Gloom and doom are starting to spread, despite the increasingly hollow-sounding reassurances being provided on an uninterrupted basis by nearly every central banker who comes within hailing distance of a microphone. [Extracted from ‘Midweek Macro Musings‘, Click Here for details]
To see how incessant this din has become, take the example of just a few days’ recent newsbites. The PBOC’s Sheng said China could hit the magic 7% – the target it had supposedly abandoned – since it had ‘large room for macro adjustment’ – resort to which it had previously forsworn. Israel’s Flug said he might use ‘any tools, at any time’ to address his country’s woes. Sweden’s Ingves averred he was ‘highly prepared to act’ (to loosen policy yet further) even though the Debt Office’s Lindblad was simultaneously having kittens over the soaring levels of household debt to which this had given rise.
Norway’s Olsen excited suspicions that he had abandoned his CPI target (this shibboleth of Right-On macronomics being a decidedly asymmetrical entity, it seems) by cutting rates despite accelerating price rises. Taiwan’s Perng did the same, commenting that he was ‘boosting effective demand’ (that old chestnut!). The ECB’s Likanen, wrestling with a nasty rise in Finnish unemployment, said the Bank is ‘ready to take all necessary measures’ – by which he meant only the application of a heavier dose of the medicine which has demonstrably failed to prevent his nation’s current woes from worsening to date.
Madame Yellen went through the undignified contortions of being too ‘uncertain’ to effect a rate rise whose very suspension, it has been credibly argued, is a major cause of that same uncertainty, only to try to sound convincing a short while afterwards when she threatened that this paralyzing Clausewitzian fog would be dissipated by year end. An avid believer in the cult of ‘Expectations’, our esteemed Fed Chairwoman seem unable to understand that the Emerging Markets to whom she is now extending her ultra vires concern may have already sold off to discount the expectation that she and the shilly-shalliers on the Committee will soon steel themselves to do what everyone assumes they one day must.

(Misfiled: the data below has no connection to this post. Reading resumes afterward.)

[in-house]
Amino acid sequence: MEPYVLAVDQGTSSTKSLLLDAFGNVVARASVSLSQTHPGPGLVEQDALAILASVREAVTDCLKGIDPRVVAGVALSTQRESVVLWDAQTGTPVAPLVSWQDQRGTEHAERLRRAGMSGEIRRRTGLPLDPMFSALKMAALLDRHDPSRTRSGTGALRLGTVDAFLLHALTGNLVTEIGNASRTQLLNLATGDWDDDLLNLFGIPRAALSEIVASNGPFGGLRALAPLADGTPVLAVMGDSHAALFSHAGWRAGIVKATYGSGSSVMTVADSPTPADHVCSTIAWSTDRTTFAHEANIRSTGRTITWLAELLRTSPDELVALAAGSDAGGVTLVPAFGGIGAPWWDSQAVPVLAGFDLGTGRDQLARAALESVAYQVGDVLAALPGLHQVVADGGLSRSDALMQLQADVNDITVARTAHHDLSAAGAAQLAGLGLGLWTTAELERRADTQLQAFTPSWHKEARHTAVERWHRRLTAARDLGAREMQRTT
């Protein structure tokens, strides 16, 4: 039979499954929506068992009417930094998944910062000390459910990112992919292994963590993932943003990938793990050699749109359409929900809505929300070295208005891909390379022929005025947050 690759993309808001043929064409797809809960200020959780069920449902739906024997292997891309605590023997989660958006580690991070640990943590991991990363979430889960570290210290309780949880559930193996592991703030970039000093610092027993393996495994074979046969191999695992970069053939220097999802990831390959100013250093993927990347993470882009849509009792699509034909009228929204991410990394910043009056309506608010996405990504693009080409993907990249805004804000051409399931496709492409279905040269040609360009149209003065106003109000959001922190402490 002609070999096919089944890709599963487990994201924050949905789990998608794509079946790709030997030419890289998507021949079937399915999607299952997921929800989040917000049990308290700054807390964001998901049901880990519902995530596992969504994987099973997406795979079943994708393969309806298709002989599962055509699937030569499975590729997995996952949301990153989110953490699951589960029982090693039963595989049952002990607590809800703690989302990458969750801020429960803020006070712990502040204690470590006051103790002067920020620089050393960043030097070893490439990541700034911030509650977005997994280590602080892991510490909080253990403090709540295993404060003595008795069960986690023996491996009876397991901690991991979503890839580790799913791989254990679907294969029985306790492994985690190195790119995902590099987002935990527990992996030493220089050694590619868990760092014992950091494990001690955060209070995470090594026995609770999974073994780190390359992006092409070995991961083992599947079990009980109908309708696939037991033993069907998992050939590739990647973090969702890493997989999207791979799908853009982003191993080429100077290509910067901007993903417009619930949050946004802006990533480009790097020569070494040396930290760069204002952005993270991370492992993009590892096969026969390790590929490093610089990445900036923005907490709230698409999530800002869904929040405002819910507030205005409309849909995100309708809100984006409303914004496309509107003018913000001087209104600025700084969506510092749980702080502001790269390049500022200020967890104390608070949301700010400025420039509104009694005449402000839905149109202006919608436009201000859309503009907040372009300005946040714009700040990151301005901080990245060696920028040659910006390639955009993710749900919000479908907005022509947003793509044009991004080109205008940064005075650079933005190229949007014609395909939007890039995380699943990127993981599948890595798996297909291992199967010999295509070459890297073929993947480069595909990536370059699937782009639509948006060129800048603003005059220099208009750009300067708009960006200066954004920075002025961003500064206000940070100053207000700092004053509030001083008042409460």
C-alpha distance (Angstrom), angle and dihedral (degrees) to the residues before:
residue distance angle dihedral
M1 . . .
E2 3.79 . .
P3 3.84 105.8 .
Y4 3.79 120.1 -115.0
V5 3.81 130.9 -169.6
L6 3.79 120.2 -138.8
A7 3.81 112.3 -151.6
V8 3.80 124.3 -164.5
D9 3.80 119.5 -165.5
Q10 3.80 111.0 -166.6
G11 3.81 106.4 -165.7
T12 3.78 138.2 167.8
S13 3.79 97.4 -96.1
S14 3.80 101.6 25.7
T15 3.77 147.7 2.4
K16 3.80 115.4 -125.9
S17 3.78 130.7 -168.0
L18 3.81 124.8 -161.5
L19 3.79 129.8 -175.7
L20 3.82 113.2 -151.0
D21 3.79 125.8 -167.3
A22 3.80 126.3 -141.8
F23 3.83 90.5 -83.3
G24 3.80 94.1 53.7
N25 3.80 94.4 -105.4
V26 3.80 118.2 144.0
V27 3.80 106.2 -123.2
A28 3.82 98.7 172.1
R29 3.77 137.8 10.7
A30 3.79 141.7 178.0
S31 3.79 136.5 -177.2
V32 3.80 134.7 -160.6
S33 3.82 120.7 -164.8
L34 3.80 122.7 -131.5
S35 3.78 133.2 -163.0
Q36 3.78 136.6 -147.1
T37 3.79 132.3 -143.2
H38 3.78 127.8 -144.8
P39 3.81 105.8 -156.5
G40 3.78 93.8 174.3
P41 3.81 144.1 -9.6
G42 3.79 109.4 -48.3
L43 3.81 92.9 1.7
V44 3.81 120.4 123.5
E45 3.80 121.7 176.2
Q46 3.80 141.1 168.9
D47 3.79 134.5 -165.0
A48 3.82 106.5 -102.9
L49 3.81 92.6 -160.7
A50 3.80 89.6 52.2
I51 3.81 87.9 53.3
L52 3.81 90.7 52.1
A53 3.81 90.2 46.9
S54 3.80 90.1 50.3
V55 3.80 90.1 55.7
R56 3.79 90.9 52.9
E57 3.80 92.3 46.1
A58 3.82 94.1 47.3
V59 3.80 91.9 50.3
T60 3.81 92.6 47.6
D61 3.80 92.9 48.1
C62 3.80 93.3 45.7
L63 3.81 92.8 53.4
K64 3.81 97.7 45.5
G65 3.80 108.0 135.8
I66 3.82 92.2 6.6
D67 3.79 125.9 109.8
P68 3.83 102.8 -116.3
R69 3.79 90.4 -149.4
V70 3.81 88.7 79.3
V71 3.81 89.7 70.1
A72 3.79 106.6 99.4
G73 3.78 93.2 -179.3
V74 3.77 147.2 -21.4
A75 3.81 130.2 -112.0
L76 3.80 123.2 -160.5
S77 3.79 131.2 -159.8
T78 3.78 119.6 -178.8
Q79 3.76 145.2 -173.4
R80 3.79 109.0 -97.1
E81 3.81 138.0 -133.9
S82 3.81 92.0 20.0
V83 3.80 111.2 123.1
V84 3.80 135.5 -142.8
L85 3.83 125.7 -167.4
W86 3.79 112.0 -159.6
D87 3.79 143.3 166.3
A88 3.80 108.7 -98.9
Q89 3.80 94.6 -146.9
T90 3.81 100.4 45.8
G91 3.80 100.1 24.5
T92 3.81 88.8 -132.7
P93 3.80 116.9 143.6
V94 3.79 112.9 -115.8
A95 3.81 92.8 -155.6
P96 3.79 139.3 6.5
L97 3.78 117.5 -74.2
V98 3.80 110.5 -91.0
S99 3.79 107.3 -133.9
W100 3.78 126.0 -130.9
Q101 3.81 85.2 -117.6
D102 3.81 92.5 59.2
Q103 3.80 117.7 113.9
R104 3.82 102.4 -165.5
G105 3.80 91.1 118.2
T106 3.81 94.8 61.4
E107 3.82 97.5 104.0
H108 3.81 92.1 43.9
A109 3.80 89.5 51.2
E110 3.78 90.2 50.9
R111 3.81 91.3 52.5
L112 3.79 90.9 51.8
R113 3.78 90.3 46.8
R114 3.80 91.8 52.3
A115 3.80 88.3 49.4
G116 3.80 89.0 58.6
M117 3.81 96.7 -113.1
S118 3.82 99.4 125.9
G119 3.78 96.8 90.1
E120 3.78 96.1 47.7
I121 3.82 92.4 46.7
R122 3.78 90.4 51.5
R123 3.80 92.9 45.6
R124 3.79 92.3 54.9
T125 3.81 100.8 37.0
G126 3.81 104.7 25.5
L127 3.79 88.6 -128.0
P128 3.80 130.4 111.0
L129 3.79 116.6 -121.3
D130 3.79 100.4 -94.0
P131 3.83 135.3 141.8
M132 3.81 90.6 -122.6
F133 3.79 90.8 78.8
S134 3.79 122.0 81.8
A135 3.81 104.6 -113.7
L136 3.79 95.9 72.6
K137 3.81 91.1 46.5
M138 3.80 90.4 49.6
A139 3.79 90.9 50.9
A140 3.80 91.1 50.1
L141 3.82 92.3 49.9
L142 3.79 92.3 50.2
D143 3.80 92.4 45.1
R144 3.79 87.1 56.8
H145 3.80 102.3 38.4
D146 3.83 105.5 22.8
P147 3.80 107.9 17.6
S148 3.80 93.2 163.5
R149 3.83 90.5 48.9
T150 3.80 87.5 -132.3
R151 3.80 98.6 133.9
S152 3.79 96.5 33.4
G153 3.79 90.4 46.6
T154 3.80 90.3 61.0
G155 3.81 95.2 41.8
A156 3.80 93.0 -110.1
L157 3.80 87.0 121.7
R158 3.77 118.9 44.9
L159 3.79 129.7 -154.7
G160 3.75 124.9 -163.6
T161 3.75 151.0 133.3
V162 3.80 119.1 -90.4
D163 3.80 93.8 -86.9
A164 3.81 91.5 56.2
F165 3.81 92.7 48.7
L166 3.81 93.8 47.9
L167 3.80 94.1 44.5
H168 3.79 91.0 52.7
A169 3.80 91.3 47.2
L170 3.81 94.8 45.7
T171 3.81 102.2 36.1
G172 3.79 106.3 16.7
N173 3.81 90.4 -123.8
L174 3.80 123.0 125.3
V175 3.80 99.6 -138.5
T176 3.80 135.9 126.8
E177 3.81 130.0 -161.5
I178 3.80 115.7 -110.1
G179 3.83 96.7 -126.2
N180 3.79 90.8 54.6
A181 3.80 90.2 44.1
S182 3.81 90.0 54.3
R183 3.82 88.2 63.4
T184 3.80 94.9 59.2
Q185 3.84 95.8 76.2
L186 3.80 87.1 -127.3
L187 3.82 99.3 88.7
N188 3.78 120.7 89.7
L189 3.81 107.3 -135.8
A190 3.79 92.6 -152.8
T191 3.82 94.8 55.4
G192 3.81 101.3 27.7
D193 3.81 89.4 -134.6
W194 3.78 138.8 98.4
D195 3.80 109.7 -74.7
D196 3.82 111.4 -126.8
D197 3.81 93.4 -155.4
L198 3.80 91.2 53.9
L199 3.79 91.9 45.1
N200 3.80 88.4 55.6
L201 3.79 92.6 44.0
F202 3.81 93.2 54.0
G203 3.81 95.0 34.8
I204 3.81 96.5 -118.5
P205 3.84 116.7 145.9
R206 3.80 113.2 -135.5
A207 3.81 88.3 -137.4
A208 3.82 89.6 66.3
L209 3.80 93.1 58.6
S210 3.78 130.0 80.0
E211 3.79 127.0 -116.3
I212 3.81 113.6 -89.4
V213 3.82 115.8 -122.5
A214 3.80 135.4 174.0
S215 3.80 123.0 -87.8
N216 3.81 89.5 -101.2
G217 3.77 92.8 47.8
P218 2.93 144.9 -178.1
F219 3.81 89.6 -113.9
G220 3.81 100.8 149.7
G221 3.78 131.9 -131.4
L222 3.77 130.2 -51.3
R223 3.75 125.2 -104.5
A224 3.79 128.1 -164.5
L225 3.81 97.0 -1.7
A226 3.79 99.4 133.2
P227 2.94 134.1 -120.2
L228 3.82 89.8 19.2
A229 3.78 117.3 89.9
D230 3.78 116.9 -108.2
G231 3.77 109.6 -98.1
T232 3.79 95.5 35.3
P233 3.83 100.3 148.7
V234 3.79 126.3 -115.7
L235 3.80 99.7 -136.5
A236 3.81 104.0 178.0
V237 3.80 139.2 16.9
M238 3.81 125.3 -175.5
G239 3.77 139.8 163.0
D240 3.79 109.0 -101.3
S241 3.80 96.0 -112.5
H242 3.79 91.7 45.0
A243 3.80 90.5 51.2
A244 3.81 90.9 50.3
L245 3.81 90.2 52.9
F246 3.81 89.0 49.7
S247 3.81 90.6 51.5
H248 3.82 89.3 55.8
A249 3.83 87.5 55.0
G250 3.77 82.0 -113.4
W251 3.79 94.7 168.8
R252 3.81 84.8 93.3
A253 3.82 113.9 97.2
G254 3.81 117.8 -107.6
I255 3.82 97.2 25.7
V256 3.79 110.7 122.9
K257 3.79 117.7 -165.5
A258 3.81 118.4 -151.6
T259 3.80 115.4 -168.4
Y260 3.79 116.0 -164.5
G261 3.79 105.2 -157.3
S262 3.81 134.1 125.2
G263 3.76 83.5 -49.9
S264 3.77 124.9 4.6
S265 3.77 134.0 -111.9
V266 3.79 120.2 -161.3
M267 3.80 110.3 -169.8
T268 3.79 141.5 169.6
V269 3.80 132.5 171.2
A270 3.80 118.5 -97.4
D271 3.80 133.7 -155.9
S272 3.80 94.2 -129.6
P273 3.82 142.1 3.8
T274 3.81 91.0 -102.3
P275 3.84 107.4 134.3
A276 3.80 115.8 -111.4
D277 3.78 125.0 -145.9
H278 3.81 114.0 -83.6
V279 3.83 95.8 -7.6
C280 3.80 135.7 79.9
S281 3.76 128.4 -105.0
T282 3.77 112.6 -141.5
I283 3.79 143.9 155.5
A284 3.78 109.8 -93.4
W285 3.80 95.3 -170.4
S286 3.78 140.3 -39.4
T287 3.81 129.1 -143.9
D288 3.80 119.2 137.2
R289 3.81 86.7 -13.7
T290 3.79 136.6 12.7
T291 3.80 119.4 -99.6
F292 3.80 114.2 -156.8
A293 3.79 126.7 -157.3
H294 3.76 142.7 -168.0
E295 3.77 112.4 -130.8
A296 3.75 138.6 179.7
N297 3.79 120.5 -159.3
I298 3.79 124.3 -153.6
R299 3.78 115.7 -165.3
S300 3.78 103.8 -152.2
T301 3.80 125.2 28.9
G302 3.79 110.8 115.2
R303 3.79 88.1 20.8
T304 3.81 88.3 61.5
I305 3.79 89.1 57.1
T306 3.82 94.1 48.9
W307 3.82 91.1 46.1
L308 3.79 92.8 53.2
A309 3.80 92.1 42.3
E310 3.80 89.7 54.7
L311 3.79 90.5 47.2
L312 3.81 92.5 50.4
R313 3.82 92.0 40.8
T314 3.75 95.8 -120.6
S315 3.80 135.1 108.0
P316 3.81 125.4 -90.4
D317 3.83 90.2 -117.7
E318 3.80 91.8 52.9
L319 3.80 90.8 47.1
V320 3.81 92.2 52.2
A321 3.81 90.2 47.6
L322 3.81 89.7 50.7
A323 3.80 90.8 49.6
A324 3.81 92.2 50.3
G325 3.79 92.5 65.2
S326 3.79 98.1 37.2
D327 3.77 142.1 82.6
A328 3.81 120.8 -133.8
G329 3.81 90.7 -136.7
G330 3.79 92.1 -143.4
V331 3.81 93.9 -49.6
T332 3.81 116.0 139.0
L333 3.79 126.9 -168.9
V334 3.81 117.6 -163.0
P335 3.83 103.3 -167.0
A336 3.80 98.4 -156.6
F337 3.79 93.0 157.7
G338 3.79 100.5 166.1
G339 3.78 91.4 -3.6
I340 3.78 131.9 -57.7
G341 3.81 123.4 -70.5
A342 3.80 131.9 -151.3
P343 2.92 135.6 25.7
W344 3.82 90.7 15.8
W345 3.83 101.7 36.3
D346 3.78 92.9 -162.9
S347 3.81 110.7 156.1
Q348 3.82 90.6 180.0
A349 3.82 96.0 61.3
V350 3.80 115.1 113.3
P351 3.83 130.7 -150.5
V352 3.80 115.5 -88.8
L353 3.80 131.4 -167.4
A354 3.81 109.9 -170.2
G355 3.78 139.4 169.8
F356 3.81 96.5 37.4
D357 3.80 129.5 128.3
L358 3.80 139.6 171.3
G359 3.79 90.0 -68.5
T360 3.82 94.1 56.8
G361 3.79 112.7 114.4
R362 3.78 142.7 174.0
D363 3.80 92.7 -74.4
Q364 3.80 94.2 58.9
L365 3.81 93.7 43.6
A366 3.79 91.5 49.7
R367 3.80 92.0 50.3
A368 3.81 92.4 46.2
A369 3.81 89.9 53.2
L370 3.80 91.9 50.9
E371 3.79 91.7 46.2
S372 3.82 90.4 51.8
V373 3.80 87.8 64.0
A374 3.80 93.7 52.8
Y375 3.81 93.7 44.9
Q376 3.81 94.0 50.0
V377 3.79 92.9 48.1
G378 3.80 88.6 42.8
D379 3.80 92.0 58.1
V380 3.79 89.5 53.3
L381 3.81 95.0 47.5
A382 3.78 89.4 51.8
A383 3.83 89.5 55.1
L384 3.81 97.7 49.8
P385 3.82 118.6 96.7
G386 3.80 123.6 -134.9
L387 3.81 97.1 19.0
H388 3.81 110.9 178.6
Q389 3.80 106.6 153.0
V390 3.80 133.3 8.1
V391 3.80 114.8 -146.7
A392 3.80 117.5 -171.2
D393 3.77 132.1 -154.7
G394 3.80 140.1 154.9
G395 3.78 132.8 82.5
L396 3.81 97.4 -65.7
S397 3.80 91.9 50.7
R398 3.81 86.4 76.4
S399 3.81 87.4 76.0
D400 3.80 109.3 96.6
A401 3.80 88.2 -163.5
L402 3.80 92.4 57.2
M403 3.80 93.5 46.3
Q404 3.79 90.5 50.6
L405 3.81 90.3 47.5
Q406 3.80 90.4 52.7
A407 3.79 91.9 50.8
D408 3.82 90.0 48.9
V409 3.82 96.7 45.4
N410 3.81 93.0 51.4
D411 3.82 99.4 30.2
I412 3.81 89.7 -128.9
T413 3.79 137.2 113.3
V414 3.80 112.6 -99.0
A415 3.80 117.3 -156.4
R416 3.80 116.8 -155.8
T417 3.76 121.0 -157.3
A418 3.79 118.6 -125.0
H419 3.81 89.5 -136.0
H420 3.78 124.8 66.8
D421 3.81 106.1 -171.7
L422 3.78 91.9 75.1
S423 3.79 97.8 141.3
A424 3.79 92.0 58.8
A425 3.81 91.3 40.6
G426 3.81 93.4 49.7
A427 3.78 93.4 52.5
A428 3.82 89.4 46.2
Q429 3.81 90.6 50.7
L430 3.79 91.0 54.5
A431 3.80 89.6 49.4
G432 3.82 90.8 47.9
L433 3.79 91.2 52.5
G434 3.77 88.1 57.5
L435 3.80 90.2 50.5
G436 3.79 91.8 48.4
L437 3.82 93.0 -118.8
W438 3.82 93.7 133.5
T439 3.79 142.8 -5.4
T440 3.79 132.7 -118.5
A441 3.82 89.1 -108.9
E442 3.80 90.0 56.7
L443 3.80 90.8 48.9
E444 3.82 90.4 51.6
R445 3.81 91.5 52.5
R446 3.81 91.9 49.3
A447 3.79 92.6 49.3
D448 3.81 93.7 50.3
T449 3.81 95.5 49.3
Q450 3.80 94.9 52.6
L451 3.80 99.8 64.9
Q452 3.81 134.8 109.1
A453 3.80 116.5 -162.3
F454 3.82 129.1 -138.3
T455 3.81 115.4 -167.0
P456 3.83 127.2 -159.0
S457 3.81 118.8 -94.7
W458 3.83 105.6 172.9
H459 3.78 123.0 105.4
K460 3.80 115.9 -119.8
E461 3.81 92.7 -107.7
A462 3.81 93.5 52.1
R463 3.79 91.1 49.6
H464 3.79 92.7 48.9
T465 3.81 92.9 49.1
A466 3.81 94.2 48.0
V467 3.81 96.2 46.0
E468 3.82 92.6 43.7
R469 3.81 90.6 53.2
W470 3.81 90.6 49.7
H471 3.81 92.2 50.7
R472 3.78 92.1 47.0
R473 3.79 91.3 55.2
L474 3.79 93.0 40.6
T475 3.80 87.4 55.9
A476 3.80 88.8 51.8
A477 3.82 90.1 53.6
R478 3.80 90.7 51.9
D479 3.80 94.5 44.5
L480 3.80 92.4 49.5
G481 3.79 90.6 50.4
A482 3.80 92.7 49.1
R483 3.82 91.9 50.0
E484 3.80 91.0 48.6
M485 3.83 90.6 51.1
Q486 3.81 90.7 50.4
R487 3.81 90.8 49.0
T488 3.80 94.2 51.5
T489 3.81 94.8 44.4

The BOE’s Haldane, meanwhile, follows an exercise in which he works out that interest rates are now the lowest in all of recorded history with a worried declaration that risks are nonethless ‘squarely skewed to the downside’ – a fear he voices even as UK mortgage borrowing surges higher and as the country continues to suck in a record consignment of debt-financed imports. Worse, our man would abolish cash (and with it the last vestiges of privacy and property rights), using Bitcoin technology to update Silvio Gesell and impose negative interest rates on his fellow Brits à outrance. Thus he would ensure that no escape could be had from his, Haldane’s, one prescription of how they, the diverse and disparate many, should be balancing their present against their future needs.
When will they stop? When will they reassess what they are doing and start to recognise that they are the root cause of all too many of our woes and not the providers of the solution to all worldly ills?
As Barron’s put it plaintively in a recent headline: ‘Why is China’s PMI falling after all the rate cuts?’ The answer? Because easy money is no panacea for a horribly incoherent capital structure: one which has become tangled up in a Gordian knot of ill-judged investment, distorted entrepreneurial vision, and sub-marginal opportunism by the interactions of a flawed financial architecture with wrecking-ball swings in interest rates, currency parities, and ‘macro-prudential’ regulations – among the many other forms of legalized violence routinely visited upon the market process by the organs of the state.
Ban Ki-Moon may well be employed to publish deeply illiberal and wholly vainglorious wish-lists of Collectivist ‘progress’ from the podium of the would-be global Gosplan of the UN; the new Pope may see it as his mission to broadcast readings from the Gospel according to St. Karl (or, at least, from that according to St. Juan), but Mario Draghi, Haruhiko Kuroda et Cie. are theoretically not charged with the salvation of the world – or even with the reordering of their own nations’ political structures. Their sole purpose is to preside over the narrow, technical exercise of that limited range of functions which aims at correcting the intrinsic errors of a sometimes wayward monetary system – albeit ones which, ironically, the morally hazardous existence of their own institutions can only make worse.
Rather than persisting in their damaging alchemy, the sooner the perpetrators lose their current unholy faith in their own sheer indispensability, pay heed to the Ghosts of Central Bankers Past, and retire to the stern minimalism and habitual reticence of the best exemplars among their predecessors, the better for us all!
THE ABOVE IS AN EXTRACT FROM THE BIWEEKLY ‘MIDWEEK MACRO MUSINGS‘, OFFERED ALONGSIDE THE FULL IN-DEPTH MONTHLY, ‘MONEY, MACRO & MARKETS‘, BY HINDESIGHT LETTERS.
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